Bani Abidi's "Karachi Series-II," 2014. Video installation at Dallas Contemporary, 2015
I’ve rarely seen installation details influence the impact of a show as much as the Dallas Contemporary‘s current exhibition, Impunities. The work, done by Tunisian-born Nadia Kaabi-Linke, would already be dense with shudder-inducing mystery without the brilliantly lighted and sleek sheen of etched glass and white walls; however, its presence amps it up into a spectacle of narrative brilliance.
It chronicles (via bits of verbiage and the shape of scars) the abuse of women who — unfortunately and unsurprisingly — go without notice no matter how often statistics document and rage against their status as the victims of domestic violence. This is the ultimate oxymoron. By this, I mean women are creatures simultaneously worshipped via troubadour poetry, yet atrociously treated in ways that would make SPCA and PETA groups howl and demand redress. Consequently, the show is a stroke of brilliance on the part of Justine Ludwig, the director of exhibitions and senior curator. And its chilly, gorgeous look is a mechanism that works as a powerful fulcrum for the show’s revelatory and loaded content.
Along with delicately amorphous shapes of scars, the visible vestiges of emotional injuries, some glass works include language and offer bits of insight into harrowing situations. They include:
“I didn’t realize it was wrong”
“I started taking my daughter everywhere with me, even to the toilet”
“In three hours you will end up with a black eye”
“bleed up / die alone / at home”
“Locked up for months”
The confluence of technique, image and the revelatory malevolence embedded in the written material make for a tiny landscape of a show with huge repercussions; it demonstrates just how ransacked our culture has become when it comes to understanding the feminine. Impunities gives us a vertiginous slide into bruises, scars and insidious emotional resonance. And sadly, for many women, that’s simply the truth, a documentary, so to speak. The only thing that makes Impunities bearable is its surface gorgeousness. The irony is not only huge; it’s also fitting in our era of Photoshopped magazine covers featuring supermodels who are never as “super” as their digitally enhanced images insinuate.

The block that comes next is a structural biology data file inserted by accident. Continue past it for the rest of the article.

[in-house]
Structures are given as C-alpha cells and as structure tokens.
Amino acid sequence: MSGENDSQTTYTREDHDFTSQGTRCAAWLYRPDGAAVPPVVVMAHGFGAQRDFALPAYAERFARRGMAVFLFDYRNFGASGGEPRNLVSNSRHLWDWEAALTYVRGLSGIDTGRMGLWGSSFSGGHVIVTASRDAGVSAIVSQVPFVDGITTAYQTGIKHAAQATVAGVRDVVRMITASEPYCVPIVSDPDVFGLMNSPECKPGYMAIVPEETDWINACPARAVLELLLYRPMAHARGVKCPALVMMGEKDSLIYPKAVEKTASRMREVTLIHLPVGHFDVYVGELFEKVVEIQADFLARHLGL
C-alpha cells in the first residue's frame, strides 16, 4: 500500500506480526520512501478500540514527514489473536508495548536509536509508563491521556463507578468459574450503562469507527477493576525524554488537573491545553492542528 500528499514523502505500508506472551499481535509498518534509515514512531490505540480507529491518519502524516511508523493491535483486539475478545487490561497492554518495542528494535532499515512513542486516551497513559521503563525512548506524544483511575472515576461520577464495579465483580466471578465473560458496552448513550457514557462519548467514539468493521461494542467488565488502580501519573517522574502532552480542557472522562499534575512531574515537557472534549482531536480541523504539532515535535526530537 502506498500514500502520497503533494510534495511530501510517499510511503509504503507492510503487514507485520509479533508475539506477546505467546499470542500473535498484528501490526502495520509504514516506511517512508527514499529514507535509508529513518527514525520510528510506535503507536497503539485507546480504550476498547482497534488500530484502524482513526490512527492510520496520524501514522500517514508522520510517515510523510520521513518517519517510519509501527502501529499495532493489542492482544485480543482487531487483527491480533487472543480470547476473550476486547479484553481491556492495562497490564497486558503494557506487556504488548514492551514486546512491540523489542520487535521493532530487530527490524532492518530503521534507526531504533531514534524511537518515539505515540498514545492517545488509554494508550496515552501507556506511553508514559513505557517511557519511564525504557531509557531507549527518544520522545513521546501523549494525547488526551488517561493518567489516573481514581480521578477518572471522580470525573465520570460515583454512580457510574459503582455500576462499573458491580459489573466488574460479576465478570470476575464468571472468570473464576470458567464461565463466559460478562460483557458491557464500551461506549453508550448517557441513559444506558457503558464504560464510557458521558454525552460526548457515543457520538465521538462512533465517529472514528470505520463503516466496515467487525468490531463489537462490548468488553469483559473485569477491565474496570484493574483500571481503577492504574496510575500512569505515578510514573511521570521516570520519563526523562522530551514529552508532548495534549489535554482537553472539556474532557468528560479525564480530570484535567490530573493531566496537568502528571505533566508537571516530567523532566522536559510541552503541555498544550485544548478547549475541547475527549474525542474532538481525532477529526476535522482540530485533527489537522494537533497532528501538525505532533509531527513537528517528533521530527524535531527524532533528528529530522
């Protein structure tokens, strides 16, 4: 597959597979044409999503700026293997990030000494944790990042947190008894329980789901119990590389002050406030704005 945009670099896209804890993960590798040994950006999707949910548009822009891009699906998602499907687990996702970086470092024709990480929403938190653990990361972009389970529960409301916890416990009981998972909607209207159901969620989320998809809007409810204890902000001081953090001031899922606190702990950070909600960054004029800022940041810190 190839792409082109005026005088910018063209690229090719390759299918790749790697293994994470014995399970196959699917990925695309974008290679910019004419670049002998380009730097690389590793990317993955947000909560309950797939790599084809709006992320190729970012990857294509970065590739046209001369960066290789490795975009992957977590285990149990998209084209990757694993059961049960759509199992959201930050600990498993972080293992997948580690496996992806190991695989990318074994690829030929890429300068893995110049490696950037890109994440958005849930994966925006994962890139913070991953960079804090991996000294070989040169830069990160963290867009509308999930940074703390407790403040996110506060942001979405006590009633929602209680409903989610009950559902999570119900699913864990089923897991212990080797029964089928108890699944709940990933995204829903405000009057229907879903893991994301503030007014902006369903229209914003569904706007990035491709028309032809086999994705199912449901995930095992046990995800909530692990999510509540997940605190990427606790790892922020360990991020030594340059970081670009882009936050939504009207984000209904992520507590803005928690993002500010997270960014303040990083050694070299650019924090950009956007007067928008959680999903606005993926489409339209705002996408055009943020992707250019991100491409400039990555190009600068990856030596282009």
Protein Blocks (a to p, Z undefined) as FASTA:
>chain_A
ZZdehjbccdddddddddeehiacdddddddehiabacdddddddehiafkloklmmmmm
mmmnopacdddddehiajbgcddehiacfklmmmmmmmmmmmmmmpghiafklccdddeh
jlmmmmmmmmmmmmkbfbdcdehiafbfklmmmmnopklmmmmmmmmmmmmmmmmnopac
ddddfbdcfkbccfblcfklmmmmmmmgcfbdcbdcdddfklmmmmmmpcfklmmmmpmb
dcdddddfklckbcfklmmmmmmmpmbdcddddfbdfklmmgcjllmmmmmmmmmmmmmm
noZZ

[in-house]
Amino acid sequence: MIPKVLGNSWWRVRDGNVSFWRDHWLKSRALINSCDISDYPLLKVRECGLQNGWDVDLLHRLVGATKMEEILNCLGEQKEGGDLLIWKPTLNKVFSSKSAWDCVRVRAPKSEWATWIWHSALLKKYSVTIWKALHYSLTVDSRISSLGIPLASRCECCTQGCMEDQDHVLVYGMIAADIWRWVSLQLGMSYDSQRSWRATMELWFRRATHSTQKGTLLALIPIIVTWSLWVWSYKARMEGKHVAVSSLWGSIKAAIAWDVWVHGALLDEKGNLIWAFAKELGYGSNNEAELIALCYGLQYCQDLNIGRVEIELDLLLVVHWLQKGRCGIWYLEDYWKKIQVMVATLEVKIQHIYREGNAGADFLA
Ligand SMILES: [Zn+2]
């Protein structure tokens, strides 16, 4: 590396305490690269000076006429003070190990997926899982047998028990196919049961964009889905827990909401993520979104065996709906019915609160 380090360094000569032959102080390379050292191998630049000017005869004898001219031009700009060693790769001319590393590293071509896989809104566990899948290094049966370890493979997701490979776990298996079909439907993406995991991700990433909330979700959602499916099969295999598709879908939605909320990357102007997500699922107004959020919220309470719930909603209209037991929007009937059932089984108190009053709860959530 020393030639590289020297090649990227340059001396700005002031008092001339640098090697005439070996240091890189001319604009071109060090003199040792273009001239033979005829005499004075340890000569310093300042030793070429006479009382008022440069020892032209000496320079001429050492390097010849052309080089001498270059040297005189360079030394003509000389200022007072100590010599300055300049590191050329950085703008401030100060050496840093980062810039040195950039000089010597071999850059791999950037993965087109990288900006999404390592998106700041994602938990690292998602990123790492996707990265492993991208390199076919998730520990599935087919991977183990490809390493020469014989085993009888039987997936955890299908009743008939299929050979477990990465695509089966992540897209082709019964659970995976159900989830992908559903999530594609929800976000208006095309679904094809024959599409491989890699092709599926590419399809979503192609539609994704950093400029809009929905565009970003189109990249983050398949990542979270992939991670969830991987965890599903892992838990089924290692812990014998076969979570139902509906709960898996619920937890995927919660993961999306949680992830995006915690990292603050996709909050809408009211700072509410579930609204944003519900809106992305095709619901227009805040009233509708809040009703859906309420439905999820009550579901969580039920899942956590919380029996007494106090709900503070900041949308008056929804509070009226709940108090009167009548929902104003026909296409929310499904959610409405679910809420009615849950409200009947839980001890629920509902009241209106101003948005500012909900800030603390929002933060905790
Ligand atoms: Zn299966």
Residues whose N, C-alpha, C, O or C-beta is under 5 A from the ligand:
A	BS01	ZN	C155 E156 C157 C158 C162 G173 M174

Yet another artist, Bani Abidi (who works in Karachi, Pakistan, and Berlin), also has work showcased at the Contemporary and curated by Ludwig. The installation is two-fold — one part, An Unforeseen Situation, was funded by the museum and is situated in a darkened room in the back of the space — behind Abidi’s other, less-current video work, Karachi Series-II. The latter features haunting images of Karachi, particularly the thriving city’s public spaces in early morning hours before thronging crowds arrive.
The result is unnerving and haunting. A festooned camel, empty amusement parks and rows of chairs facing towards the Arabian Sea all constellate a world lacking sustenance, much less any sliver of glamour or opulence. It strikes deeply and offers an iconic series of lonely cosmogonies, places of pleasure appallingly devoid of comradeship or laughter.
Meanwhile, An Unforeseen Situation comes off as a work that’s a tad mischievous and, among other things, pokes fun at odd attempts at masculinity and patriotism. For instance, it depicts the bizarre efforts of a gentleman intent on cracking the most walnuts ever with his forehead. He trains with all due ceremony and seriousness for the one-minute event; however, the whole episode (thankfully) is fraught with the artist’s jaundiced glance at such absurd feats.
Meanwhile, the Punjab Youth Festival sponsors exactly those kinds of tournaments with staunch seriousness. Thus, Abidi shows us not just the horrible effects of empty urban environs, she also shapes new contexts for observing political absurdities — which are abundantly found in every sphere, albeit in highly diverse guises.
Both exhibitions close on December 20.